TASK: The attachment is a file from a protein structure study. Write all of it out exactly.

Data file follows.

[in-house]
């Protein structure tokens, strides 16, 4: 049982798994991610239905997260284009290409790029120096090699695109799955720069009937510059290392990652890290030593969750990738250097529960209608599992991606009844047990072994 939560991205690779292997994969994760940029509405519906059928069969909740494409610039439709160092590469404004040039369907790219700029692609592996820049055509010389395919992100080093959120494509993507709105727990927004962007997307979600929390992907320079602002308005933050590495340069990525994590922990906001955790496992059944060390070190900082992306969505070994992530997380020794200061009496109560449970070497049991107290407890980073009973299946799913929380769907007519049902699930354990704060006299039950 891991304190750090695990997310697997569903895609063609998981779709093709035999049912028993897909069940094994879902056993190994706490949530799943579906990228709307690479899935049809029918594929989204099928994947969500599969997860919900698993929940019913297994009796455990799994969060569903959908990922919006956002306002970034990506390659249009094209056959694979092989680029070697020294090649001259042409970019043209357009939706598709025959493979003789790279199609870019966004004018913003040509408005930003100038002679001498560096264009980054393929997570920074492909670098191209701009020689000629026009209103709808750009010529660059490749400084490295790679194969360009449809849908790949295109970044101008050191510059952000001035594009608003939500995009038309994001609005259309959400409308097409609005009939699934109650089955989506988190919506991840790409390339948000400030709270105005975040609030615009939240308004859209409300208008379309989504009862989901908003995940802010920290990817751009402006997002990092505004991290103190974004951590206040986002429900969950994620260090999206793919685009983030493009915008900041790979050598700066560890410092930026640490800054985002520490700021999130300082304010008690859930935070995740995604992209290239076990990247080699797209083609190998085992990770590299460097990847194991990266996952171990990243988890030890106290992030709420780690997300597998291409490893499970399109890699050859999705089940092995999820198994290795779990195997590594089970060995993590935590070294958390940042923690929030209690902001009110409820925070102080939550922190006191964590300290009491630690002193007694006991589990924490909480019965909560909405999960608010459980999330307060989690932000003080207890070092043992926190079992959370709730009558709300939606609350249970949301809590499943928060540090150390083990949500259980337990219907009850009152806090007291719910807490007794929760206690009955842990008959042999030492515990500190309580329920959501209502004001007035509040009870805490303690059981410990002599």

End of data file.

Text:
[in-house]
């Protein structure tokens, strides 16, 4: 049982798994991610239905997260284009290409790029120096090699695109799955720069009937510059290392990652890290030593969750990738250097529960209608599992991606009844047990072994 939560991205690779292997994969994760940029509405519906059928069969909740494409610039439709160092590469404004040039369907790219700029692609592996820049055509010389395919992100080093959120494509993507709105727990927004962007997307979600929390992907320079602002308005933050590495340069990525994590922990906001955790496992059944060390070190900082992306969505070994992530997380020794200061009496109560449970070497049991107290407890980073009973299946799913929380769907007519049902699930354990704060006299039950 891991304190750090695990997310697997569903895609063609998981779709093709035999049912028993897909069940094994879902056993190994706490949530799943579906990228709307690479899935049809029918594929989204099928994947969500599969997860919900698993929940019913297994009796455990799994969060569903959908990922919006956002306002970034990506390659249009094209056959694979092989680029070697020294090649001259042409970019043209357009939706598709025959493979003789790279199609870019966004004018913003040509408005930003100038002679001498560096264009980054393929997570920074492909670098191209701009020689000629026009209103709808750009010529660059490749400084490295790679194969360009449809849908790949295109970044101008050191510059952000001035594009608003939500995009038309994001609005259309959400409308097409609005009939699934109650089955989506988190919506991840790409390339948000400030709270105005975040609030615009939240308004859209409300208008379309989504009862989901908003995940802010920290990817751009402006997002990092505004991290103190974004951590206040986002429900969950994620260090999206793919685009983030493009915008900041790979050598700066560890410092930026640490800054985002520490700021999130300082304010008690859930935070995740995604992209290239076990990247080699797209083609190998085992990770590299460097990847194991990266996952171990990243988890030890106290992030709420780690997300597998291409490893499970399109890699050859999705089940092995999820198994290795779990195997590594089970060995993590935590070294958390940042923690929030209690902001009110409820925070102080939550922190006191964590300290009491630690002193007694006991589990924490909480019965909560909405999960608010459980999330307060989690932000003080207890070092043992926190079992959370709730009558709300939606609350249970949301809590499943928060540090150390083990949500259980337990219907009850009152806090007291719910807490007794929760206690009955842990008959042999030492515990500190309580329920959501209502004001007035509040009870805490303690059981410990002599």